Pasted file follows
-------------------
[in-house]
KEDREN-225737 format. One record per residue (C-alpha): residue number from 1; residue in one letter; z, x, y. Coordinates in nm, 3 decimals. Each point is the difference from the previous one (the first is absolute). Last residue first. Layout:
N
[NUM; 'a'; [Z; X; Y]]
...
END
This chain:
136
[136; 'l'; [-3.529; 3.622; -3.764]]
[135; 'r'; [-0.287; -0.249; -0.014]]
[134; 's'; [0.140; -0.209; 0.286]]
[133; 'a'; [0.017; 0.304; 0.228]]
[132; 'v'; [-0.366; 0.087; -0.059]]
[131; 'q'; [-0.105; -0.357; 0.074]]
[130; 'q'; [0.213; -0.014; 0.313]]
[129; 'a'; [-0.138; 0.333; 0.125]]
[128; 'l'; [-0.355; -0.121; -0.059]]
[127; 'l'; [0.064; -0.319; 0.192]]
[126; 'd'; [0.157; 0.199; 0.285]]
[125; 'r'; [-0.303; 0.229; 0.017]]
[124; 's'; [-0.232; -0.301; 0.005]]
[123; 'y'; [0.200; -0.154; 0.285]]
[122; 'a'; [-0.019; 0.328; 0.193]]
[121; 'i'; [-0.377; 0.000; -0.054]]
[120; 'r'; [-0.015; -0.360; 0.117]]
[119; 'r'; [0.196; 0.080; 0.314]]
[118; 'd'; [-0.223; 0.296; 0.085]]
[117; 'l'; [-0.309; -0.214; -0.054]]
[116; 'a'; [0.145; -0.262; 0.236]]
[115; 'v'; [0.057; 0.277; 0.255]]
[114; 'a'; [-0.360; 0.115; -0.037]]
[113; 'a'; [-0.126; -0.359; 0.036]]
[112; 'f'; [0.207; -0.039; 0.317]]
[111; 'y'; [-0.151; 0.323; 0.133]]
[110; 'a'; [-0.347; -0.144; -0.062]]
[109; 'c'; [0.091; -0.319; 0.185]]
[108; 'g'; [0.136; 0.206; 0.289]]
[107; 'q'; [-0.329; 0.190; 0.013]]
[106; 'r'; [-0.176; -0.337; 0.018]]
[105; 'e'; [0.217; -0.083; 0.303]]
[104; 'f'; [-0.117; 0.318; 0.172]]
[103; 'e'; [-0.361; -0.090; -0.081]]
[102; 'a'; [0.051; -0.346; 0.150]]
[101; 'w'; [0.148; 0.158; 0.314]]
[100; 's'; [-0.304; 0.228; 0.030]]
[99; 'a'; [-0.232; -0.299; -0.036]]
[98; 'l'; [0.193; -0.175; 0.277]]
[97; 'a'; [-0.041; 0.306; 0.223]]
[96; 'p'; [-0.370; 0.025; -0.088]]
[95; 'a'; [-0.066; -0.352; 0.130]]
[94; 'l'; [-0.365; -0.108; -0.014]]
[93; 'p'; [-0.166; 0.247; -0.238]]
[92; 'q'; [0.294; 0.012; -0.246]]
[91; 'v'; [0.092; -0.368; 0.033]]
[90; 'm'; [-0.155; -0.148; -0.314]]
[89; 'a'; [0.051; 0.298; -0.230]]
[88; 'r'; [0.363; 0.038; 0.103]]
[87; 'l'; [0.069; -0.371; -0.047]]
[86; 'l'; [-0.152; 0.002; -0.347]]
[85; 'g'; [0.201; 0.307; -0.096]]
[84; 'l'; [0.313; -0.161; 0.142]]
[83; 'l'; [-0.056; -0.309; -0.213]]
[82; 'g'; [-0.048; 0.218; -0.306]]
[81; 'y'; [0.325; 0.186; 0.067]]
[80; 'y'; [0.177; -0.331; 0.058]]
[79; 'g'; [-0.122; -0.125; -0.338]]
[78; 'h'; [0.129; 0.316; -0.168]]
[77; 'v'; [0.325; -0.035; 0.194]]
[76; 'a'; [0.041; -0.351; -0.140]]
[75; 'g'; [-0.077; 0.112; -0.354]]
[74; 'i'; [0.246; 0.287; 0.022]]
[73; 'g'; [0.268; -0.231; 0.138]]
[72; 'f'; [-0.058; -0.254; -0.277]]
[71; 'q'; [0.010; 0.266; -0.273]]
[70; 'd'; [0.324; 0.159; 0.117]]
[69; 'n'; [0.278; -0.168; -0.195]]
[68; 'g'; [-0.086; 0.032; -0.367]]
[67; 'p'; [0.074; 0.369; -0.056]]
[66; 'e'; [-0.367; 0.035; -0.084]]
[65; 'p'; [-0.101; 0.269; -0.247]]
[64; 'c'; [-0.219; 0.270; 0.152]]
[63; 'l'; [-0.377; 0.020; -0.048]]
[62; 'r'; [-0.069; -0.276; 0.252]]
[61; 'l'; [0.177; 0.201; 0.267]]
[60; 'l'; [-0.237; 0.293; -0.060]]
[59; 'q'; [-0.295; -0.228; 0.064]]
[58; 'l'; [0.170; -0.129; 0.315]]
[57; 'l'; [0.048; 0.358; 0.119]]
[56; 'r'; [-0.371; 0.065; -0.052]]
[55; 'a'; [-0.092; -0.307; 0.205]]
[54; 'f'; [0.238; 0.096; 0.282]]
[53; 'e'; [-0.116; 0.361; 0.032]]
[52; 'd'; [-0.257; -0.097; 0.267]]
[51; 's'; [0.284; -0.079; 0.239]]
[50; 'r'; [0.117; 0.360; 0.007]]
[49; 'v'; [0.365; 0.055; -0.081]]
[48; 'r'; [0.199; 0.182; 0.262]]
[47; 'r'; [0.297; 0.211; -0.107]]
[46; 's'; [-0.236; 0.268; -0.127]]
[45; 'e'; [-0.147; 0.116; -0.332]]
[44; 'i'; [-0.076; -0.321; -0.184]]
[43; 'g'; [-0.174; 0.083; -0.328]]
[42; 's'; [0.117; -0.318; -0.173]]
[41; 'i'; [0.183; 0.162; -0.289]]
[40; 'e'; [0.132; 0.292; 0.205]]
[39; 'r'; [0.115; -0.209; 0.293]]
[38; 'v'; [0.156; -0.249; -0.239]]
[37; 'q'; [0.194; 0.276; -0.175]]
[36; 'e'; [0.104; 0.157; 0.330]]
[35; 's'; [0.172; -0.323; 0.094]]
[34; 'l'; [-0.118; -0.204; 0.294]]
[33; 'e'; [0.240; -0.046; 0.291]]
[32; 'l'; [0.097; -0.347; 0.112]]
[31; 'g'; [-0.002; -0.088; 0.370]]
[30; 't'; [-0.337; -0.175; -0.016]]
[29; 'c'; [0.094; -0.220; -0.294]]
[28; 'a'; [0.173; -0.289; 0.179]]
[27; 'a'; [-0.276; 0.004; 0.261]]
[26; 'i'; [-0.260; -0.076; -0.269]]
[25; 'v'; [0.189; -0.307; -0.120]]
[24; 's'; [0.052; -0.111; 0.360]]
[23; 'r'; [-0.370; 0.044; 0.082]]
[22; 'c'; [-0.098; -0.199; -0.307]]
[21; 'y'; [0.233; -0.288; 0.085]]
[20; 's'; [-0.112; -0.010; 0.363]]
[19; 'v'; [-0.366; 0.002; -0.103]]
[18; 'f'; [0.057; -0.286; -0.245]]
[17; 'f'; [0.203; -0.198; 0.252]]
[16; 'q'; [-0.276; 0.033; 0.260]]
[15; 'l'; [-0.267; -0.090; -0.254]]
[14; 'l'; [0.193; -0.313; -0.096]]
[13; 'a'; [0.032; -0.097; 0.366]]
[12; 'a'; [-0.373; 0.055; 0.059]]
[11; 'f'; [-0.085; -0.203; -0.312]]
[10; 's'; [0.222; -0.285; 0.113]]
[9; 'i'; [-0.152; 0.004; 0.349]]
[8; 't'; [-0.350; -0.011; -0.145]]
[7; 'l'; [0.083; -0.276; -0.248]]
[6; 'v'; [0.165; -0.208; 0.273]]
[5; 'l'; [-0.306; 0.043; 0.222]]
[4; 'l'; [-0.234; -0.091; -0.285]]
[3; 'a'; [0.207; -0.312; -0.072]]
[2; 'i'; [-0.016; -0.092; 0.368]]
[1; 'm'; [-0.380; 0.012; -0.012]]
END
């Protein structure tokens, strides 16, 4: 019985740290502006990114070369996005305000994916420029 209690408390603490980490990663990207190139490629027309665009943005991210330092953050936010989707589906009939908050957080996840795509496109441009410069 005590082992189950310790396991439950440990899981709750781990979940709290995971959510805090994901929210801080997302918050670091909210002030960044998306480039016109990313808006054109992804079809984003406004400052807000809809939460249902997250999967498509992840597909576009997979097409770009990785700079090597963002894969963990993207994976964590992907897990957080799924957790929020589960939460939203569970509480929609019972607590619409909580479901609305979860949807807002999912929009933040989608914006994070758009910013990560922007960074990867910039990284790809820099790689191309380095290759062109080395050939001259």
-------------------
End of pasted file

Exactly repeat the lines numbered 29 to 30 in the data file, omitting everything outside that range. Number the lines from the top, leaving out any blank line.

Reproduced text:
[116; 'a'; [0.145; -0.262; 0.236]]
[115; 'v'; [0.057; 0.277; 0.255]]